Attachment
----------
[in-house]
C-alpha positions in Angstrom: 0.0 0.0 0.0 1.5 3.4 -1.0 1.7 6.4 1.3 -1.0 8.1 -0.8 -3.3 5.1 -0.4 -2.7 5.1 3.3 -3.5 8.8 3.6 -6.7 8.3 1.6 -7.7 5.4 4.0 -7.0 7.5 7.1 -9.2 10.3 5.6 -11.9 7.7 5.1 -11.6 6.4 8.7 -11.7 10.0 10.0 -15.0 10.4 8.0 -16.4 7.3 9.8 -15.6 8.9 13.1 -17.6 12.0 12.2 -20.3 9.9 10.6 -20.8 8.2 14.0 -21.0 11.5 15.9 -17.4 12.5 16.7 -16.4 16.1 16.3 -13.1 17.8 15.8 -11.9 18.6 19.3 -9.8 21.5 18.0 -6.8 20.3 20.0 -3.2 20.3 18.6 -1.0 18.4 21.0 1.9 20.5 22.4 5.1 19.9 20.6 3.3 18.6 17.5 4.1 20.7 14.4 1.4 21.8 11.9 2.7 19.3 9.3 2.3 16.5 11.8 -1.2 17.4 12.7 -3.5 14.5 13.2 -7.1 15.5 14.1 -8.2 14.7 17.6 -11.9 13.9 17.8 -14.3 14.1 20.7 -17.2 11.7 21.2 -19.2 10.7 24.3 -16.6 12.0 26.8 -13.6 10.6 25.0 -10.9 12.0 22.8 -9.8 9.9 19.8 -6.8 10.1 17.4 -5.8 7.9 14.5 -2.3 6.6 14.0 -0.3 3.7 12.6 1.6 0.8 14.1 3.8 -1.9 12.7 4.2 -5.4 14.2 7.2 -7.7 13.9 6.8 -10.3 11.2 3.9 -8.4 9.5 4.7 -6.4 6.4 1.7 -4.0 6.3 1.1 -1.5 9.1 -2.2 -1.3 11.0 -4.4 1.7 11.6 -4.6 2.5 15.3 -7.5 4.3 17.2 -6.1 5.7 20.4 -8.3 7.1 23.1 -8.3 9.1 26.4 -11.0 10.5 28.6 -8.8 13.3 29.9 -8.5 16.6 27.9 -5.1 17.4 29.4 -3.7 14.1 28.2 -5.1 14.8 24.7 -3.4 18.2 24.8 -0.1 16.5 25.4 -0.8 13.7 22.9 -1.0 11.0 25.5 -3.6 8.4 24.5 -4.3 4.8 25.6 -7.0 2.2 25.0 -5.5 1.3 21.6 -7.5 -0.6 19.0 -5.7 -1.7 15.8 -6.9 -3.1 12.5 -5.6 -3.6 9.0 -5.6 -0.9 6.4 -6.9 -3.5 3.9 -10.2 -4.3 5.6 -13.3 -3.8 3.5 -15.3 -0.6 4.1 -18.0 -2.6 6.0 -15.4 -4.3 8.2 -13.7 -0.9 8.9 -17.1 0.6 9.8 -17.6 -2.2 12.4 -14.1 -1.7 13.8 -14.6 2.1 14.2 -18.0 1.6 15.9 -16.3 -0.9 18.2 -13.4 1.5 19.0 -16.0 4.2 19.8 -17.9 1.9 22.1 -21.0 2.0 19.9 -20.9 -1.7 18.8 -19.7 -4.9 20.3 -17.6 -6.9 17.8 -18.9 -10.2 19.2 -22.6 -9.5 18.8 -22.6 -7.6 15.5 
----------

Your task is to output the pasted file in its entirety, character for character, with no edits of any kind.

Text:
[in-house]
C-alpha positions in Angstrom: 0.0 0.0 0.0 1.5 3.4 -1.0 1.7 6.4 1.3 -1.0 8.1 -0.8 -3.3 5.1 -0.4 -2.7 5.1 3.3 -3.5 8.8 3.6 -6.7 8.3 1.6 -7.7 5.4 4.0 -7.0 7.5 7.1 -9.2 10.3 5.6 -11.9 7.7 5.1 -11.6 6.4 8.7 -11.7 10.0 10.0 -15.0 10.4 8.0 -16.4 7.3 9.8 -15.6 8.9 13.1 -17.6 12.0 12.2 -20.3 9.9 10.6 -20.8 8.2 14.0 -21.0 11.5 15.9 -17.4 12.5 16.7 -16.4 16.1 16.3 -13.1 17.8 15.8 -11.9 18.6 19.3 -9.8 21.5 18.0 -6.8 20.3 20.0 -3.2 20.3 18.6 -1.0 18.4 21.0 1.9 20.5 22.4 5.1 19.9 20.6 3.3 18.6 17.5 4.1 20.7 14.4 1.4 21.8 11.9 2.7 19.3 9.3 2.3 16.5 11.8 -1.2 17.4 12.7 -3.5 14.5 13.2 -7.1 15.5 14.1 -8.2 14.7 17.6 -11.9 13.9 17.8 -14.3 14.1 20.7 -17.2 11.7 21.2 -19.2 10.7 24.3 -16.6 12.0 26.8 -13.6 10.6 25.0 -10.9 12.0 22.8 -9.8 9.9 19.8 -6.8 10.1 17.4 -5.8 7.9 14.5 -2.3 6.6 14.0 -0.3 3.7 12.6 1.6 0.8 14.1 3.8 -1.9 12.7 4.2 -5.4 14.2 7.2 -7.7 13.9 6.8 -10.3 11.2 3.9 -8.4 9.5 4.7 -6.4 6.4 1.7 -4.0 6.3 1.1 -1.5 9.1 -2.2 -1.3 11.0 -4.4 1.7 11.6 -4.6 2.5 15.3 -7.5 4.3 17.2 -6.1 5.7 20.4 -8.3 7.1 23.1 -8.3 9.1 26.4 -11.0 10.5 28.6 -8.8 13.3 29.9 -8.5 16.6 27.9 -5.1 17.4 29.4 -3.7 14.1 28.2 -5.1 14.8 24.7 -3.4 18.2 24.8 -0.1 16.5 25.4 -0.8 13.7 22.9 -1.0 11.0 25.5 -3.6 8.4 24.5 -4.3 4.8 25.6 -7.0 2.2 25.0 -5.5 1.3 21.6 -7.5 -0.6 19.0 -5.7 -1.7 15.8 -6.9 -3.1 12.5 -5.6 -3.6 9.0 -5.6 -0.9 6.4 -6.9 -3.5 3.9 -10.2 -4.3 5.6 -13.3 -3.8 3.5 -15.3 -0.6 4.1 -18.0 -2.6 6.0 -15.4 -4.3 8.2 -13.7 -0.9 8.9 -17.1 0.6 9.8 -17.6 -2.2 12.4 -14.1 -1.7 13.8 -14.6 2.1 14.2 -18.0 1.6 15.9 -16.3 -0.9 18.2 -13.4 1.5 19.0 -16.0 4.2 19.8 -17.9 1.9 22.1 -21.0 2.0 19.9 -20.9 -1.7 18.8 -19.7 -4.9 20.3 -17.6 -6.9 17.8 -18.9 -10.2 19.2 -22.6 -9.5 18.8 -22.6 -7.6 15.5 